Wall and Underfloor Safes

Burton Point Wall Safe with electronic lock

Burton Point Wall Safe with electronic lock

Although freestanding safes are by far the most popular, wall and underfloor models are still built by many manufacturers. Equally as secure as their freestanding counterparts — provided they have been tested and certified to the same independent standards — wall safes and floor safes have their own unique advantages and disadvantages.

Perhaps the most obvious plus of choosing a wall or underfloor safe is that they don’t take up any floorspace. This makes them an attractive option where space is limited. By their nature, they are also easily concealed. A wall safe can be hidden by a picture frame or wall hanging, while underfloor safes can be covered by a carpet, rug or floorboards.

The fact that they are cemented in place and encased in brickwork and/or several inches of concrete means that wall and underfloor safes are difficult to break open. In most cases, only the door of the safe — which is always the thickest and toughest part — is exposed to any sort of attack. In the case of underfloor safes, many manufacturers offer several different doors/lids, each with varying levels of burglar resistance. An anti-blowpipe (ABP) door is a fairly typical upgrade and protects an underfloor safe from most common thermal attacks.

Securikey Protector Underfloor Safe

Securikey Protector Underfloor Safe

Wall and underfloor safes derive their strength from the material they are encased in. This means it is vital that the safe be installed correctly and as per the manufacturer’s instructions. Unfortunately, this can be a complex task.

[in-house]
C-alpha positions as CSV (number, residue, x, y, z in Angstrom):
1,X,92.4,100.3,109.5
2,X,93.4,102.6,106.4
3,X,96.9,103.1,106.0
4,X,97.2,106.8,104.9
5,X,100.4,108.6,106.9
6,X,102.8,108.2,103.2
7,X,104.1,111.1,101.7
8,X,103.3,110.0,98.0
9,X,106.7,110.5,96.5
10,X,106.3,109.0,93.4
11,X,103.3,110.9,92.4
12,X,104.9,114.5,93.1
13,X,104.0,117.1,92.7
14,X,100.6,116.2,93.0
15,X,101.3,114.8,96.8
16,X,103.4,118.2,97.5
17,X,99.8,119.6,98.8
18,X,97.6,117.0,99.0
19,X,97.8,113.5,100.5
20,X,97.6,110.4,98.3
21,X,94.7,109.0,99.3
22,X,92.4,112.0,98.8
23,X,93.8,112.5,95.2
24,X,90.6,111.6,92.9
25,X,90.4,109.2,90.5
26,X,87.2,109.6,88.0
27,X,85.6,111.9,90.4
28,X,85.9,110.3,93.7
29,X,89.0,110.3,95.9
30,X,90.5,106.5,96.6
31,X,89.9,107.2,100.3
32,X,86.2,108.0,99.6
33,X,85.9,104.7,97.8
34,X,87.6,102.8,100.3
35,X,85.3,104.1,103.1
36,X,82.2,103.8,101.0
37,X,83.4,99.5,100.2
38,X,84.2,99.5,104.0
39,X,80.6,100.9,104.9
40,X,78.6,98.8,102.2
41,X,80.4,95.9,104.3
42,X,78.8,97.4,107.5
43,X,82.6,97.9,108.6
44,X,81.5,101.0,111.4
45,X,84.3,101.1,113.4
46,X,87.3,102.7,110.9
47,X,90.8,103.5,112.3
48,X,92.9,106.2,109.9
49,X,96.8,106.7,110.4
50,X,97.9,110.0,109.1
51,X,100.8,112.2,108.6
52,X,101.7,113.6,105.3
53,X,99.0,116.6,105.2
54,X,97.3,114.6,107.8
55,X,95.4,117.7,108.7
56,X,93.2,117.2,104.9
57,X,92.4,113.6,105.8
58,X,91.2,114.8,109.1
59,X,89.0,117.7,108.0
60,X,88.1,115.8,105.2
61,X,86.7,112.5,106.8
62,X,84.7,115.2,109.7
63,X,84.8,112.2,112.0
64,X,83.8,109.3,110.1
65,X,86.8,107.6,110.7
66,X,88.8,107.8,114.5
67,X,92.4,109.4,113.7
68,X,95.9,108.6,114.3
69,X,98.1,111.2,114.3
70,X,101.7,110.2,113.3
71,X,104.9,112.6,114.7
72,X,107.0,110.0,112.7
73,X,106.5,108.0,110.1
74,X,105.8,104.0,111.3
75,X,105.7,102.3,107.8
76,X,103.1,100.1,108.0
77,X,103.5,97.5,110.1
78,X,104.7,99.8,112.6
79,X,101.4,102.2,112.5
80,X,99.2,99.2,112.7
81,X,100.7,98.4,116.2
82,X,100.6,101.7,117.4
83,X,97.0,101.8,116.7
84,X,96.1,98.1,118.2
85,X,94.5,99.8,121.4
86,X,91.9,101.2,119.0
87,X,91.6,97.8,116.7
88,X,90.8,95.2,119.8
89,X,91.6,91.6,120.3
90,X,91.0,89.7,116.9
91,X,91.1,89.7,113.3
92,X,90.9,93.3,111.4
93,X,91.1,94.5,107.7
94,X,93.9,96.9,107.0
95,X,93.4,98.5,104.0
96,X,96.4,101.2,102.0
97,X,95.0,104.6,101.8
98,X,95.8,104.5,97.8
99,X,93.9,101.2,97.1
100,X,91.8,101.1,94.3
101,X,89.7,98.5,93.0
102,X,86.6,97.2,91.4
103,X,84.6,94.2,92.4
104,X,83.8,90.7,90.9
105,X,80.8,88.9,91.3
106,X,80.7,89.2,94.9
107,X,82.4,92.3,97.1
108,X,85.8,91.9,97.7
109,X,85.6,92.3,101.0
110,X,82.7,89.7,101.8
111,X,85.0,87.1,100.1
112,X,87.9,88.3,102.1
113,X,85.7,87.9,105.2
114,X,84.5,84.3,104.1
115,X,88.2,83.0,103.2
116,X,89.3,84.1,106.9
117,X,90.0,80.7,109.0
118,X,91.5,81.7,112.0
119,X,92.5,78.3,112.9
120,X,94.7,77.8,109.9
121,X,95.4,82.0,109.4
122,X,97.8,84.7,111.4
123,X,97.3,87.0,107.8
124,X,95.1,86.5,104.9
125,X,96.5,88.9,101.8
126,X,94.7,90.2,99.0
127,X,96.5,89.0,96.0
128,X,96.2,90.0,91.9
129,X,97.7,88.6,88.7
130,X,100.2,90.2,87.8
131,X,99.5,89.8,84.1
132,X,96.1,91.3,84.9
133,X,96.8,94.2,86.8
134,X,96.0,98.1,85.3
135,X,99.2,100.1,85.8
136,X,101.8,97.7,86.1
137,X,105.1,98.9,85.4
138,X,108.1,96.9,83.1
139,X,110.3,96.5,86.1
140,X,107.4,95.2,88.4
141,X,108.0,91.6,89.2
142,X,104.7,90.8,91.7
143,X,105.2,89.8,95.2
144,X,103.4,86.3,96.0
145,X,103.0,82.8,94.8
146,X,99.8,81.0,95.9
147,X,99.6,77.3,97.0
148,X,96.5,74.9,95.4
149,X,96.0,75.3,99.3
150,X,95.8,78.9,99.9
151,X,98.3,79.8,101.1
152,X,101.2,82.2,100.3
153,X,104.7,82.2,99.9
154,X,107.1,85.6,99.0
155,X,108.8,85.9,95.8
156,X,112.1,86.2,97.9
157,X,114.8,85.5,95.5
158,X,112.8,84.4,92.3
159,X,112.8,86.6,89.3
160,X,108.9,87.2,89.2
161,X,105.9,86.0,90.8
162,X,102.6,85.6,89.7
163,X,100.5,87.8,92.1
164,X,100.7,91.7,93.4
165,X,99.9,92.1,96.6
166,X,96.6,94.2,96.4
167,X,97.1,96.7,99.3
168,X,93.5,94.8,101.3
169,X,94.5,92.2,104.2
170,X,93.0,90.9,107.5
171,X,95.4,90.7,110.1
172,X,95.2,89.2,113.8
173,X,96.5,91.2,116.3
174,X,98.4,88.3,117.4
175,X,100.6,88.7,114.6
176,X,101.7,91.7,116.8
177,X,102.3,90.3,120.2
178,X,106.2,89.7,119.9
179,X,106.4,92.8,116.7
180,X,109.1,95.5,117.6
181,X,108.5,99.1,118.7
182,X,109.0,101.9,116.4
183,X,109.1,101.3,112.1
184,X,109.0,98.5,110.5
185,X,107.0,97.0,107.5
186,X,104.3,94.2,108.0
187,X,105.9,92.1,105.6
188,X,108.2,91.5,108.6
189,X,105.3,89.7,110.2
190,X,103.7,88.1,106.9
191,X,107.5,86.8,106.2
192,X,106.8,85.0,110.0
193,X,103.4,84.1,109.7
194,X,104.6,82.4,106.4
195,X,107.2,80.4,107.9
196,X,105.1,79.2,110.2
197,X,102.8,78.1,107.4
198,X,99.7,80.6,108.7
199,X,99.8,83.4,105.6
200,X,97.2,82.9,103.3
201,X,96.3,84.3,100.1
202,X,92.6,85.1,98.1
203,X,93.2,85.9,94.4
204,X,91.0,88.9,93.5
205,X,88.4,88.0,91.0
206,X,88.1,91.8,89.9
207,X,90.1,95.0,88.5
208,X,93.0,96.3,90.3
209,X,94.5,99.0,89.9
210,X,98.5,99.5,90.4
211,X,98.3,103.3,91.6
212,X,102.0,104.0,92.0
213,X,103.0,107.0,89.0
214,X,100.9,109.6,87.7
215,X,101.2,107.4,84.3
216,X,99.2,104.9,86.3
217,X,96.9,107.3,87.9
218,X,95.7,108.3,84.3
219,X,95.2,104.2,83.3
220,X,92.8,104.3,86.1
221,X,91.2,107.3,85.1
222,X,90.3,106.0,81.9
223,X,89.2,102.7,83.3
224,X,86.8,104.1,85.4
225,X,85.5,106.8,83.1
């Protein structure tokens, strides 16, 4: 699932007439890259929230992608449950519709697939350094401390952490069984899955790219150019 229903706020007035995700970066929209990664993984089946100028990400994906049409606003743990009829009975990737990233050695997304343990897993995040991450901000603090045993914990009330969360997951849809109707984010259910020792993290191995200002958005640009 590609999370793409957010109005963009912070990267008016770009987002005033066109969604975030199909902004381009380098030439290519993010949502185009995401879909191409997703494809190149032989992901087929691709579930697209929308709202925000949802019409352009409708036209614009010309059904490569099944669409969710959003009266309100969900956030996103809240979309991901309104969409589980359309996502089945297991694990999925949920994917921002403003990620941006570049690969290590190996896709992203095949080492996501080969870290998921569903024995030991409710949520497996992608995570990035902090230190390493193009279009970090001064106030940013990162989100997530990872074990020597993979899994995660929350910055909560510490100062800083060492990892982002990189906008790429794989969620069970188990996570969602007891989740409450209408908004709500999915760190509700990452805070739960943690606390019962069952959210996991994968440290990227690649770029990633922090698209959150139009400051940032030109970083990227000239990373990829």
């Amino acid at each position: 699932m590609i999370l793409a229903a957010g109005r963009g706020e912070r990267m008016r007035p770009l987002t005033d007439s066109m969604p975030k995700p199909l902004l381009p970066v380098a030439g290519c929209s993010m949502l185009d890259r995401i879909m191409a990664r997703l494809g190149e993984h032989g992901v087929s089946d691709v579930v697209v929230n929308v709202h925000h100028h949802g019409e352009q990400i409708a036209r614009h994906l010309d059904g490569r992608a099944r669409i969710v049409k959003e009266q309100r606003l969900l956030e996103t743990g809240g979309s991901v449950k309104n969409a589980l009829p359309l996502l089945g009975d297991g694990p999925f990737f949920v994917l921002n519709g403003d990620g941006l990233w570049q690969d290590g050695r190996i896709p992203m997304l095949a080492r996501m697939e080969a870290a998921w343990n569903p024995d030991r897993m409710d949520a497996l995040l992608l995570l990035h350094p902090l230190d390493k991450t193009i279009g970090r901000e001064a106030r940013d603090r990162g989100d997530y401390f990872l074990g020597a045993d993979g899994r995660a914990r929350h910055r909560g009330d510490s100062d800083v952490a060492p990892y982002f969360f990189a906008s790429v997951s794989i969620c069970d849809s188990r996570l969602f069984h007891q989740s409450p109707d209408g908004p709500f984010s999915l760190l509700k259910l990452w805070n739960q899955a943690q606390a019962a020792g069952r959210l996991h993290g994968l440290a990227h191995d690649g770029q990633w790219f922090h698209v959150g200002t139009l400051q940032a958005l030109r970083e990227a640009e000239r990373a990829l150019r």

Installing a wall safe

Installing a wall safe will require removing a certain number of bricks from your wall, probably using a combination of disc cutter, drill, hammer and chisel. Once a hole of the correct dimensions is made, the safe is cemented in place. Anchoring bolts are then used to further secure it. The masonry surrounding the safe can then be plastered to give a tidy finish.

This is certainly not a job for the inexperienced. It may be possible to install lighter and more basic wall safes in a stud wall, but this is more for concealment rather than burglar resistance.

Installing an underfloor safe

Similarly, underfloor safes will most likely require a professional to install them. Depending on the construction of your home or office, this typically means a cavity must be excavated in your ground floor or a brickwork enclosure constructed under the floorboards. Special wire reinforcement may also be employed around the neck of the safe. Cement is applied to the bottom of the cavity and the safe is placed in position. Cement is then poured in layers into the cavity until the safe is tightly packed in place.

Needless to say, it is practically impossible to move a wall or underfloor safe once it has been installed. If you are considering purchasing such a safe, consider its location carefully. To find out what else you need to know before buying a security safe, see our Buyer’s Guide.

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